At the Nov. 20 Audit and Finance Committee meeting, Council Members Bill Spelman, Laura Morrison and Kathie Tovo, along with Audit and Finance Chair Cole, were clear about how they preferred to proceed. Their discussion, including questions to Assistant City Attorney Deborah Thomas, produced a set of conflicting “final analysis” statements.


When asked to give the city legal department’s opinion on the matter, Thomas suggested that the decision about where employees sit was the City Manager’s call. Morrison asked if there could be a spectrum of opinions on the matter, to which Thomas replied, “if you’re asking if attorneys can disagree…yes, attorneys can disagree.”


Thomas continued: “Attorneys can argue anything but in this particular case, we’re still, in the final analysis, talking about where people sit and that’s very operational.”


Morrison fired back. “But, in the final analysis, the way I look at it is we’re talking about spending money,” she offered.


To that, Thomas conceded. “That is a reality,” she said.


“And that’s the Council authority,” continued Morrison. “To me, it really sort of goes back to…we really just need to work this out.”


Cole then chimed in with her own final analysis. “In the final analysis, I see it as a policy decision in light of the fact that it is a direct report that handles information that is very sensitive and that we have to deal with on a very frequent basis,” she said, adding that the issue is a “policy issue.”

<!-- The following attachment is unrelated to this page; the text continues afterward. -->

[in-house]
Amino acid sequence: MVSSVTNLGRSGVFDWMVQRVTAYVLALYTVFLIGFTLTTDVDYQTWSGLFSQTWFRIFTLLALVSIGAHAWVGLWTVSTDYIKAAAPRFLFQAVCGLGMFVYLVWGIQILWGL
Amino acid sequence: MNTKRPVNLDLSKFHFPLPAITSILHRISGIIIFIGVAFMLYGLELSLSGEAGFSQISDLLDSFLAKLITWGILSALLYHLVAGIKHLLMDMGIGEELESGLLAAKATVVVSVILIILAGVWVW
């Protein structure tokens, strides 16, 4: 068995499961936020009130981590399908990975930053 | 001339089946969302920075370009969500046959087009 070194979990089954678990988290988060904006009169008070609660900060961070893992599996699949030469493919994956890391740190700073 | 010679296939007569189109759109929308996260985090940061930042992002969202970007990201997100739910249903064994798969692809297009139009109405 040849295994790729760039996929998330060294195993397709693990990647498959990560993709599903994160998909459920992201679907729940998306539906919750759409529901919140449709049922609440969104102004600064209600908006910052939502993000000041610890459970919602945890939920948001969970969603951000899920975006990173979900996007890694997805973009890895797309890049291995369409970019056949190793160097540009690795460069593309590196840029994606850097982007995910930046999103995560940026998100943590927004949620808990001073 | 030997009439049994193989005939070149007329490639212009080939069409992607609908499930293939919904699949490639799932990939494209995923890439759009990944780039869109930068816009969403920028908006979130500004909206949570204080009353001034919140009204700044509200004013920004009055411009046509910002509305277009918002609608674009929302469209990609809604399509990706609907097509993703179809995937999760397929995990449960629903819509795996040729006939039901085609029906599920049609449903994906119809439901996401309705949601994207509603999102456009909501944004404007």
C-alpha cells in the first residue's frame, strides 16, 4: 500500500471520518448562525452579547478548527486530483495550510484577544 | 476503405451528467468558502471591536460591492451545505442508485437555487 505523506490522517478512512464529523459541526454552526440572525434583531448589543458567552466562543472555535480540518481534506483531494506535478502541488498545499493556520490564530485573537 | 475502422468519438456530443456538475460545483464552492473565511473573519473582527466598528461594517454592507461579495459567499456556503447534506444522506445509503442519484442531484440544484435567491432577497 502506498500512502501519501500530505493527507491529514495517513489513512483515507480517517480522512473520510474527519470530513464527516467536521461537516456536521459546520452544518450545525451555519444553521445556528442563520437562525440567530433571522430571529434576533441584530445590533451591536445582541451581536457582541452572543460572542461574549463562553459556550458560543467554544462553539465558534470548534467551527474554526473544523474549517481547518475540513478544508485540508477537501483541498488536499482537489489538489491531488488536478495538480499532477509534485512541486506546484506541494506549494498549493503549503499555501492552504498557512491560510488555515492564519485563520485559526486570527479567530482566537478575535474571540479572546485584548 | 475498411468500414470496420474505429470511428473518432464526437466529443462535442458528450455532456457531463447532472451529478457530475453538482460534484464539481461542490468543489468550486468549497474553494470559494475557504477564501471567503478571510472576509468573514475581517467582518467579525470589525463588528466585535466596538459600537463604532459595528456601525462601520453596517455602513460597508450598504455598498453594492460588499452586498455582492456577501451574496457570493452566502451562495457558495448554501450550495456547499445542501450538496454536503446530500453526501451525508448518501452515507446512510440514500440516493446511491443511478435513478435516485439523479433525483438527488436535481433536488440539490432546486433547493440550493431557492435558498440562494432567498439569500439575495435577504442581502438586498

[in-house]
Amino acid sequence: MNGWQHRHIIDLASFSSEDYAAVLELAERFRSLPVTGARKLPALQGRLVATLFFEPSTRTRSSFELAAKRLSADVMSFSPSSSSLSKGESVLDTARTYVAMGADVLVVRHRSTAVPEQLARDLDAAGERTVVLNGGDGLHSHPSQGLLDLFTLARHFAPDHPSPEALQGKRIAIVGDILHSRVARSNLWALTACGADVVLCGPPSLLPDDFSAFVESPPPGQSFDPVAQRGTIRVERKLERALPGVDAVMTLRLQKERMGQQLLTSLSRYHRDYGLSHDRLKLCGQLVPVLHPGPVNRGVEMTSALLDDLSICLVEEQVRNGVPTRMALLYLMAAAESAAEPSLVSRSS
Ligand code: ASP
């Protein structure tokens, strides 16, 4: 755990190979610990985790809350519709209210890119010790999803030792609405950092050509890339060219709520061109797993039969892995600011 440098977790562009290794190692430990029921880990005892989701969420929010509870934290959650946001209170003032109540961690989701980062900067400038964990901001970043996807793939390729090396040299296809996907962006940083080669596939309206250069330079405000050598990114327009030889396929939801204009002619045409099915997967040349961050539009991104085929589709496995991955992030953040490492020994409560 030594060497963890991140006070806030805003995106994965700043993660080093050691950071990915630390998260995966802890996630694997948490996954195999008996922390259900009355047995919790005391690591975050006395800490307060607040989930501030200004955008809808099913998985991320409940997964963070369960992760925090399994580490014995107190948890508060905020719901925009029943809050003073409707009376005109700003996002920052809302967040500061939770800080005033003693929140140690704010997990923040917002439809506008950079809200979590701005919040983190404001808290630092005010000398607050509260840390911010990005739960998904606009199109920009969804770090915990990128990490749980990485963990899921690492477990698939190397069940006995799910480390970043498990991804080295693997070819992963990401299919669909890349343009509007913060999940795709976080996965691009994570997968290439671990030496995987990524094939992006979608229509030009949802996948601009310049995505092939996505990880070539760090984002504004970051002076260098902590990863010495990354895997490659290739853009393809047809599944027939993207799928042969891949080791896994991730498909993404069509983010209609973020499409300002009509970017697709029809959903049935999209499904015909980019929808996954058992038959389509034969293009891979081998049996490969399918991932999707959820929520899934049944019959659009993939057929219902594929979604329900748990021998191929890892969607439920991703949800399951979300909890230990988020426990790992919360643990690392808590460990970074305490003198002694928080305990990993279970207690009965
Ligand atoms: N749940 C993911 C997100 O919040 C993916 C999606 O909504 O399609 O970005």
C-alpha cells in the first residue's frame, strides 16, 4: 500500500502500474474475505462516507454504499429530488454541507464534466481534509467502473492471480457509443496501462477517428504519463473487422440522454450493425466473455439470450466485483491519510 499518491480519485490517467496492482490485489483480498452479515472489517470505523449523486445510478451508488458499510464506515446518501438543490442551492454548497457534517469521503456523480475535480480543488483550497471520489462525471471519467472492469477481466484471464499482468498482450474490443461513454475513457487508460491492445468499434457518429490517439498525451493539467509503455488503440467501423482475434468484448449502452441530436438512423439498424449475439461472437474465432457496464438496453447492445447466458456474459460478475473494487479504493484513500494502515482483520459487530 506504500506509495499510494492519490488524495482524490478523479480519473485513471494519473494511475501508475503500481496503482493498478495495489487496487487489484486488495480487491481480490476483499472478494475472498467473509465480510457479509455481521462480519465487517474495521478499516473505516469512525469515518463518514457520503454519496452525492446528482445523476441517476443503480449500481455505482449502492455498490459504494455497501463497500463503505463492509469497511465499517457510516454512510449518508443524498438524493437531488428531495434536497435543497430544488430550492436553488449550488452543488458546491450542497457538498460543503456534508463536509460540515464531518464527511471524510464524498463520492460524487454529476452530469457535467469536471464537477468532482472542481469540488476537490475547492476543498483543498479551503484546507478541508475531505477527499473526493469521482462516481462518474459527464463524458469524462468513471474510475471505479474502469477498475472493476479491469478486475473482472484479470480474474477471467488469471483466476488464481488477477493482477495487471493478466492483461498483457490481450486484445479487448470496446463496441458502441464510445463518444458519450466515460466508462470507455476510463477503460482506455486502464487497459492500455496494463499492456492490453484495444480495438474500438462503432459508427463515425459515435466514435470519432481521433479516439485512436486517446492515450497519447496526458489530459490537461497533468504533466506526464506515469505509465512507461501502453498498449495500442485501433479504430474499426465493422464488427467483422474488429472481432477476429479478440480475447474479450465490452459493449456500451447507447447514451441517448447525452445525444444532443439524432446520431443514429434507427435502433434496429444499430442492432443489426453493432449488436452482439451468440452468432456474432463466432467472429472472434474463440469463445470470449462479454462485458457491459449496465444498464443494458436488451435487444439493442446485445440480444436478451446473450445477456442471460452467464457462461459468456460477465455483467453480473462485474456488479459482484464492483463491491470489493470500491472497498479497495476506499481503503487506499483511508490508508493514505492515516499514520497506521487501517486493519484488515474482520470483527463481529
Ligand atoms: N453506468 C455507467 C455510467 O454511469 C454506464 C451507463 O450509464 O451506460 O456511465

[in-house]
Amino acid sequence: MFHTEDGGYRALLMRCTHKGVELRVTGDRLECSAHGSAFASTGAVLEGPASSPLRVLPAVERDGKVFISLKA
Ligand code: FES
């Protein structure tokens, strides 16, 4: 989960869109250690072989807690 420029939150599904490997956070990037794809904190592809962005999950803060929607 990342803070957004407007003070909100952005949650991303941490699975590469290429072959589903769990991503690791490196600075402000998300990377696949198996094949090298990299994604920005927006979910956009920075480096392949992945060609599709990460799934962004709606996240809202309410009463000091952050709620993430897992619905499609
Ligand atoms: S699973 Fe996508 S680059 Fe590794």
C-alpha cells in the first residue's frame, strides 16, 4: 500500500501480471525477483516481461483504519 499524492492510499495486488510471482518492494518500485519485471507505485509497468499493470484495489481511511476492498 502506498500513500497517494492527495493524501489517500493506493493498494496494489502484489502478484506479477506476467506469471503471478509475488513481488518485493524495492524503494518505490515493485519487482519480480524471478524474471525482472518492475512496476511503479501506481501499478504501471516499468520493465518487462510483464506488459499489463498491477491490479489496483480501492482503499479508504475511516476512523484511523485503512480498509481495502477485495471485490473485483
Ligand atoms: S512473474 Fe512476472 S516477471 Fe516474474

Later, Cole gave Ott an out. “Many of us don’t feel very much different about the City Auditor than we do about the City Manager,” she continued. “It seems as preposterous to us to move the City Auditor out of City Hall as it is to move the City Manager. I’m not sure that fact is being communicated to city management.”


Mayor Leffingwell, however, did not seem sold on the idea of keeping the Auditor’s office in City Hall. “To me, it makes a lot more sense – I totally agree with the Manager in his decision, and it is his decision – to move the Auditor right next door at minimal cost,” he told In Fact Daily.


Leffingwell also noted that the City Auditor has not always been housed in City Hall. “I don’t know why it would be important that the Auditor be in the building,” he continued. “It’s my understanding that throughout most of history the Auditor has not been in the same building as City Council.”


Deputy City Auditor Cory Stokes told Council members Nov. 20 that, no matter Ott’s decision, the department would need an order from Council to move. She added that the extra cost issue only recently surfaced. She also noted that additional space should not be an issue.


In Fact Daily asked city management whether they are playing politics with the location of the City Auditor’s office and whether they are concerned about the idea that locating the Auditor’s office in the Silicon Labs building might make it more difficult for the Auditors to do their jobs. Management’s written reply to each question was a flat, “no.”